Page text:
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In a move that many Americans have been anticipating over the last couple months, on Wednesday the Federal Reserve raised interest rates for the first time since December 2018.
The Fed, aiming to tamp down on historically high inflation, approved a 0.25 percentage point interest rate hike and reportedly expect to rise rates six more times this year.
Americans caught a break when the Fed lowered interest rates to near zero in an emergency cut amid coronavirus concerns two years ago, but today borrowing is about to get more expensive.
For the millions of credit cardholders, this could mean having a higher bill in the upcoming months. Here's how the Fed's rate hike affects specifically credit card APRs, plus how you can avoid being impacted too much.
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The Fed controls what's called the federal funds rate, or the interest rate for interbank lending. The Fed may make adjustments to the federal funds rate based on the economy's current conditions. A healthy economic climate can trigger an increase in the federal funds rate (which is what we're seeing today), while an unstable economy can trigger a rate cut (which is what we saw in the beginning of the pandemic).
Individual banks and financial institutions then use this federal funds rate as a starting point to set their own prime rate, or the interest rate passed onto the most creditworthy consumers.
Typically, however, credit cardholders' interest rates are above the prime rate. "Most credit card issuers add several percentage points to the prime rate to make their cards' interest rates," says Matt Schulz, chief credit analyst at LendingTree. "That means that when a card issuer advertises that a card offers a range of APRs from 13.99% to 23.99%, what they're really offering is the prime rate, plus an additional 10.74% to 20.74%."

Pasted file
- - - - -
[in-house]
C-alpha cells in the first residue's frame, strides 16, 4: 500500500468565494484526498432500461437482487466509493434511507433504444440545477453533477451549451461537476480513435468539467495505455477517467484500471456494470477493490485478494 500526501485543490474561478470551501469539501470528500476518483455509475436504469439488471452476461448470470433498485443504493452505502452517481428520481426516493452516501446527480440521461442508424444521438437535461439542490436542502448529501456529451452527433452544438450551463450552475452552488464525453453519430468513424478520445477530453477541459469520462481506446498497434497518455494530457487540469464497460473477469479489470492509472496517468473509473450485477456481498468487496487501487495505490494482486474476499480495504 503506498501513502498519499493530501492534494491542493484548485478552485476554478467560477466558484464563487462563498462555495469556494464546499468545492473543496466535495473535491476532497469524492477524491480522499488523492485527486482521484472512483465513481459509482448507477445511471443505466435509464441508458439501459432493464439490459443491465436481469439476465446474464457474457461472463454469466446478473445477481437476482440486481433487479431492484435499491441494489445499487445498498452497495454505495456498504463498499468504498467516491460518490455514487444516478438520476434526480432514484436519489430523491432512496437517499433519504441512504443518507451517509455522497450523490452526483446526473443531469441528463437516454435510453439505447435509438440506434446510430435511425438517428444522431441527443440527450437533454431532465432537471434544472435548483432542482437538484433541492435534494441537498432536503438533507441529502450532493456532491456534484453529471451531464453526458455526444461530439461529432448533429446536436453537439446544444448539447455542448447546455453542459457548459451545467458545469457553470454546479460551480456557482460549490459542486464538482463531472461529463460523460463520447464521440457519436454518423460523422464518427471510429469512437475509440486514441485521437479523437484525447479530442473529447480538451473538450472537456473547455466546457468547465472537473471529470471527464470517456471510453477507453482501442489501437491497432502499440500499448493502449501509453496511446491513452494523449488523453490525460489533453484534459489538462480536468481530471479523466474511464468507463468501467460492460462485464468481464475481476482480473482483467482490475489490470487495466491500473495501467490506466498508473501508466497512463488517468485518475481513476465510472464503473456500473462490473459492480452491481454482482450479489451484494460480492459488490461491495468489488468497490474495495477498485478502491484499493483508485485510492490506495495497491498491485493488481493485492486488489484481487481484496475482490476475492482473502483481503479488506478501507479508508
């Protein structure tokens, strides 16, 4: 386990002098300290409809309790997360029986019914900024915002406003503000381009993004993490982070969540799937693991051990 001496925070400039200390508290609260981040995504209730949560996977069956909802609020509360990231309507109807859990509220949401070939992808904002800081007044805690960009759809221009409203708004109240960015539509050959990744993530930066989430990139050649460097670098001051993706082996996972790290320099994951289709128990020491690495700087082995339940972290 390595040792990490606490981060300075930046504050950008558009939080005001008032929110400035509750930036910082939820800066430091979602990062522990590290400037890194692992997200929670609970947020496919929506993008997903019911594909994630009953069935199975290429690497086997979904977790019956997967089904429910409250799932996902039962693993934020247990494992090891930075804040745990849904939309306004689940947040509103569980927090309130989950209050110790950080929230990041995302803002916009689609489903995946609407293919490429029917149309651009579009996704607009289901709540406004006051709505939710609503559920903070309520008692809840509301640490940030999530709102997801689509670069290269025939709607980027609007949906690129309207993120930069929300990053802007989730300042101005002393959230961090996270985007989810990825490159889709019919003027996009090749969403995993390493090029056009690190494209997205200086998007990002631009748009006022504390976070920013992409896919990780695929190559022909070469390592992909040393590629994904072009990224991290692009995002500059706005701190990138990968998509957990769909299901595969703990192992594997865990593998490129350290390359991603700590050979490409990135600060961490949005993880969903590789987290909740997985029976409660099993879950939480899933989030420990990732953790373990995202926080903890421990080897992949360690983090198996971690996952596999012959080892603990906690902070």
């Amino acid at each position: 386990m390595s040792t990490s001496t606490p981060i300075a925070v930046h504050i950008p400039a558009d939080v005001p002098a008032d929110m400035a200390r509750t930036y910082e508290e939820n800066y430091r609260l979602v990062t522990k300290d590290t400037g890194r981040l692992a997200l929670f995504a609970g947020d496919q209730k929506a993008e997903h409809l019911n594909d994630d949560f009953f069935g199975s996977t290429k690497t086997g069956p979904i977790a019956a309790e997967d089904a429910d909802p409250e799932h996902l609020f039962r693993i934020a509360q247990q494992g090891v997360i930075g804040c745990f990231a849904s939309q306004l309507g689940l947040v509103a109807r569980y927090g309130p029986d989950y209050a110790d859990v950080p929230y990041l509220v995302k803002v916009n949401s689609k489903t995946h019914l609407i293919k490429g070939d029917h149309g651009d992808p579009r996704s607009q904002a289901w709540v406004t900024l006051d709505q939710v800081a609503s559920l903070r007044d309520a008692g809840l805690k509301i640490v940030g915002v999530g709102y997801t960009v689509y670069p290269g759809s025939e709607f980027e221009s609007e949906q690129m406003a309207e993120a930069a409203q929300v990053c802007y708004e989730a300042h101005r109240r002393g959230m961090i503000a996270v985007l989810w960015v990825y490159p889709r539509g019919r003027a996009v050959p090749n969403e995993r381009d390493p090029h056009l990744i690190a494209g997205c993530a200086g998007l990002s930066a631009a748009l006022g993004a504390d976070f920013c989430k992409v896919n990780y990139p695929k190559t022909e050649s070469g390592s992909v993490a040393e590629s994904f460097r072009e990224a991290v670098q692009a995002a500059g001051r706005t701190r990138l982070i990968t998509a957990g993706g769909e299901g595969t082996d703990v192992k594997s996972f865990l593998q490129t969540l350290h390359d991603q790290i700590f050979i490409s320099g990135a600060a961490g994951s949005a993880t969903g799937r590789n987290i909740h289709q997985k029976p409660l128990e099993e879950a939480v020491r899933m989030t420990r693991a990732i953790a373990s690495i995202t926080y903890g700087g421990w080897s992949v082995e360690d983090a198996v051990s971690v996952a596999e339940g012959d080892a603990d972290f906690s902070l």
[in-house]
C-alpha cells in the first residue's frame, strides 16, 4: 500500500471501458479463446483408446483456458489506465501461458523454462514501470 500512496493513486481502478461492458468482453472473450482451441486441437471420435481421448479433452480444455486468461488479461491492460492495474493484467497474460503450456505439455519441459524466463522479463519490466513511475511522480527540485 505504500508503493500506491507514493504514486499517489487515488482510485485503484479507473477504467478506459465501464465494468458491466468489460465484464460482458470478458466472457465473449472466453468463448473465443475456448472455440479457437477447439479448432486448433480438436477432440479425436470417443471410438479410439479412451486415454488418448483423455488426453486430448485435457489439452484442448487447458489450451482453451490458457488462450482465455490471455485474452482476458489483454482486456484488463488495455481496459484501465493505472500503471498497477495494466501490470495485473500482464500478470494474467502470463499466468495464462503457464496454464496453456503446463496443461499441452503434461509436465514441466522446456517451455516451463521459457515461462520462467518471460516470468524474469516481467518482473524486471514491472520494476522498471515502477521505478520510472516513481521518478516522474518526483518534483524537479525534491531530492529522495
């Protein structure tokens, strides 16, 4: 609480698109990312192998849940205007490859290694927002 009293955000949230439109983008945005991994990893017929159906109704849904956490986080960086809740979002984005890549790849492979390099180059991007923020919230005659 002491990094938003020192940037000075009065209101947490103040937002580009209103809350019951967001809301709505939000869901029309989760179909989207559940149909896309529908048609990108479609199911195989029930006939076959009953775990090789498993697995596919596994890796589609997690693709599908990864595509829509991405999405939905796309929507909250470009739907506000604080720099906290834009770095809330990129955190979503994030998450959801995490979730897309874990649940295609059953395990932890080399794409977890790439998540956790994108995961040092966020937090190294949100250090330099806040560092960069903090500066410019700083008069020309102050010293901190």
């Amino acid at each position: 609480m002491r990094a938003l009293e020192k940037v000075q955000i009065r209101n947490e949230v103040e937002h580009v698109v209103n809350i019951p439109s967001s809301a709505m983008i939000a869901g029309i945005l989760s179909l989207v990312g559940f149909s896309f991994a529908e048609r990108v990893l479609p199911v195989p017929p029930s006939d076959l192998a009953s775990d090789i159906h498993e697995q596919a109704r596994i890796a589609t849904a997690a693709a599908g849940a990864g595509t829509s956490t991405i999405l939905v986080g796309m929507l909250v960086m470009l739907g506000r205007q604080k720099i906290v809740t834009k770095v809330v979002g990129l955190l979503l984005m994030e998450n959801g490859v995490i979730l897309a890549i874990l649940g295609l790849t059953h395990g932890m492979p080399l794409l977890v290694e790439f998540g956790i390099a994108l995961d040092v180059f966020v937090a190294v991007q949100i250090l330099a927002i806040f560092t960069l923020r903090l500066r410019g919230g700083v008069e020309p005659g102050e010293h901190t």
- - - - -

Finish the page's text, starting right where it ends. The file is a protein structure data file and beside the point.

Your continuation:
The latest quarter percentage point, or 25 basis points, rate hike by the Fed will likely cause a 0.25% increase in your credit card interest rate. This means that if your interest rate is 15.25%, it may increase to 15.50%, for example.
According to Schulz, it could take consumers one to two billing cycles to see this increase reflected in their credit card APRs. This means that, starting this spring and into the summer, cardholders can expect higher credit card bills if they carry a balance month to month.
Although a quarter percentage point rate hike isn't that sizable at first, it's worth noting that this seems to be the first of many more rate increases to come. Plus, credit cards already have notoriously high interest rates, so any additional increase can just make your unpaid balance balloon even more over time and make it more difficult to pay off.
As interest rates rise, your best bet is to pay down high-interest credit card debt. To do so, Schulz suggests using a balance transfer credit card. These cards offer no interest on balance transfers for a set period of time — up to 21 months. During the introductory 0% APR period, you can pay down your debt without paying costly interest charges.
For example, both the Citi® Diamond Preferred® Card and the Citi Simplicity® Card have an intro APR offer of no interest for 21 months on balance transfers from the date of your first transfer (after, a 17.24% - 27.99% variable APR on the Citi Diamond Preferred and a 18.24% - 28.99% variable APR on the Citi Simplicity). All transfers must be completed in the first four months and the balance transfer fee of $5 or 5% of the amount of the transfer, whichever is greater. There's an introductory fee of 3% ($5 minimum) for transfers completed within the first 4 months of account opening, then up to 5% ($5 minimum) for the Citi Simplicity® Card. Just make sure you have a plan to pay off your entire balance before the 21 months are up, otherwise you'll end up being charged interest on your remaining balance.
As credit card APRs are expected to rise, it's also worth calling your issuer to try and negotiate the same APR you had, or even a lower one if your credit score is good and you have a solid track record of paying your bills on time. And, of course, to avoid ever paying interest on credit cards altogether, we recommend paying your balances off in full every month.
As a result of the Fed changing the federal funds rate, the prime rate also changes and your credit card APR will fluctuate accordingly — meaning an increase in the federal funds rate and prime rate results in an increase in your card's APR.
Now is a good time to transfer your credit card debt to a balance transfer card, or call up your issuer and try to negotiate your new APR.